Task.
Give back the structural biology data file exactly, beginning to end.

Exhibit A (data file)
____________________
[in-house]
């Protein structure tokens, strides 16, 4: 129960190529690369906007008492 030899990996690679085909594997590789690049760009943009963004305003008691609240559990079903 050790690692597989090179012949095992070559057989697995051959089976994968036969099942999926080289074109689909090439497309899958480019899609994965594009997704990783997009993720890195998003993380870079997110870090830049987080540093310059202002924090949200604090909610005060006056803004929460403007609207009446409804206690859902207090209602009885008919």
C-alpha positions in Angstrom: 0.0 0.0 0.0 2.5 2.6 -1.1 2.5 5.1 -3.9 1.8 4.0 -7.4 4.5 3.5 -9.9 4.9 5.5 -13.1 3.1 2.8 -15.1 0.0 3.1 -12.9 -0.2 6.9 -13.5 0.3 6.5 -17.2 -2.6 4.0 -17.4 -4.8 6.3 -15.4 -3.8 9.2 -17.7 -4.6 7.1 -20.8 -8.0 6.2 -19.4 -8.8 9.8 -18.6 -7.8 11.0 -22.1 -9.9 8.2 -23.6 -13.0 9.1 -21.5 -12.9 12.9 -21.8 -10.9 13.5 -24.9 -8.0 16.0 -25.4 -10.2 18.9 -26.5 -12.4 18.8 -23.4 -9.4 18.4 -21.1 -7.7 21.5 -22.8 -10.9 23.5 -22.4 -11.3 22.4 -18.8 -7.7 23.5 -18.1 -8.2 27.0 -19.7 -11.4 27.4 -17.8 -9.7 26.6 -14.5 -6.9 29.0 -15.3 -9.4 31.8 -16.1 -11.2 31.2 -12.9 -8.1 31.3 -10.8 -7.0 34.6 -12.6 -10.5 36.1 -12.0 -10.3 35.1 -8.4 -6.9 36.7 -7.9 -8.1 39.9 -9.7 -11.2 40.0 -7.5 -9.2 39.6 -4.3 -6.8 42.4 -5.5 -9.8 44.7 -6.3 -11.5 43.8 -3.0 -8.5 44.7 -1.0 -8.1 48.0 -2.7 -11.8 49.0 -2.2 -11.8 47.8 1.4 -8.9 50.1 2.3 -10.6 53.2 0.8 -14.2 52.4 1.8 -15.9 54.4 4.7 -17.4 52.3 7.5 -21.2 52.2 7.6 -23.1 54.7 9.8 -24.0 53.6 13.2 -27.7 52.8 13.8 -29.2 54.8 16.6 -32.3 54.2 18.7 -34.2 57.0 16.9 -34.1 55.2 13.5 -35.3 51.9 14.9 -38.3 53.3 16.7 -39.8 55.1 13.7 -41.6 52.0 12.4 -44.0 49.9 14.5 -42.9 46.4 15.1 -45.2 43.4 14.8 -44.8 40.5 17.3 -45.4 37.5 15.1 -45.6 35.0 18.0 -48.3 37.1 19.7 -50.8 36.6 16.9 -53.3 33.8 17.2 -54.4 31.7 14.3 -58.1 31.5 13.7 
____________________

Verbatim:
[in-house]
């Protein structure tokens, strides 16, 4: 129960190529690369906007008492 030899990996690679085909594997590789690049760009943009963004305003008691609240559990079903 050790690692597989090179012949095992070559057989697995051959089976994968036969099942999926080289074109689909090439497309899958480019899609994965594009997704990783997009993720890195998003993380870079997110870090830049987080540093310059202002924090949200604090909610005060006056803004929460403007609207009446409804206690859902207090209602009885008919």
C-alpha positions in Angstrom: 0.0 0.0 0.0 2.5 2.6 -1.1 2.5 5.1 -3.9 1.8 4.0 -7.4 4.5 3.5 -9.9 4.9 5.5 -13.1 3.1 2.8 -15.1 0.0 3.1 -12.9 -0.2 6.9 -13.5 0.3 6.5 -17.2 -2.6 4.0 -17.4 -4.8 6.3 -15.4 -3.8 9.2 -17.7 -4.6 7.1 -20.8 -8.0 6.2 -19.4 -8.8 9.8 -18.6 -7.8 11.0 -22.1 -9.9 8.2 -23.6 -13.0 9.1 -21.5 -12.9 12.9 -21.8 -10.9 13.5 -24.9 -8.0 16.0 -25.4 -10.2 18.9 -26.5 -12.4 18.8 -23.4 -9.4 18.4 -21.1 -7.7 21.5 -22.8 -10.9 23.5 -22.4 -11.3 22.4 -18.8 -7.7 23.5 -18.1 -8.2 27.0 -19.7 -11.4 27.4 -17.8 -9.7 26.6 -14.5 -6.9 29.0 -15.3 -9.4 31.8 -16.1 -11.2 31.2 -12.9 -8.1 31.3 -10.8 -7.0 34.6 -12.6 -10.5 36.1 -12.0 -10.3 35.1 -8.4 -6.9 36.7 -7.9 -8.1 39.9 -9.7 -11.2 40.0 -7.5 -9.2 39.6 -4.3 -6.8 42.4 -5.5 -9.8 44.7 -6.3 -11.5 43.8 -3.0 -8.5 44.7 -1.0 -8.1 48.0 -2.7 -11.8 49.0 -2.2 -11.8 47.8 1.4 -8.9 50.1 2.3 -10.6 53.2 0.8 -14.2 52.4 1.8 -15.9 54.4 4.7 -17.4 52.3 7.5 -21.2 52.2 7.6 -23.1 54.7 9.8 -24.0 53.6 13.2 -27.7 52.8 13.8 -29.2 54.8 16.6 -32.3 54.2 18.7 -34.2 57.0 16.9 -34.1 55.2 13.5 -35.3 51.9 14.9 -38.3 53.3 16.7 -39.8 55.1 13.7 -41.6 52.0 12.4 -44.0 49.9 14.5 -42.9 46.4 15.1 -45.2 43.4 14.8 -44.8 40.5 17.3 -45.4 37.5 15.1 -45.6 35.0 18.0 -48.3 37.1 19.7 -50.8 36.6 16.9 -53.3 33.8 17.2 -54.4 31.7 14.3 -58.1 31.5 13.7 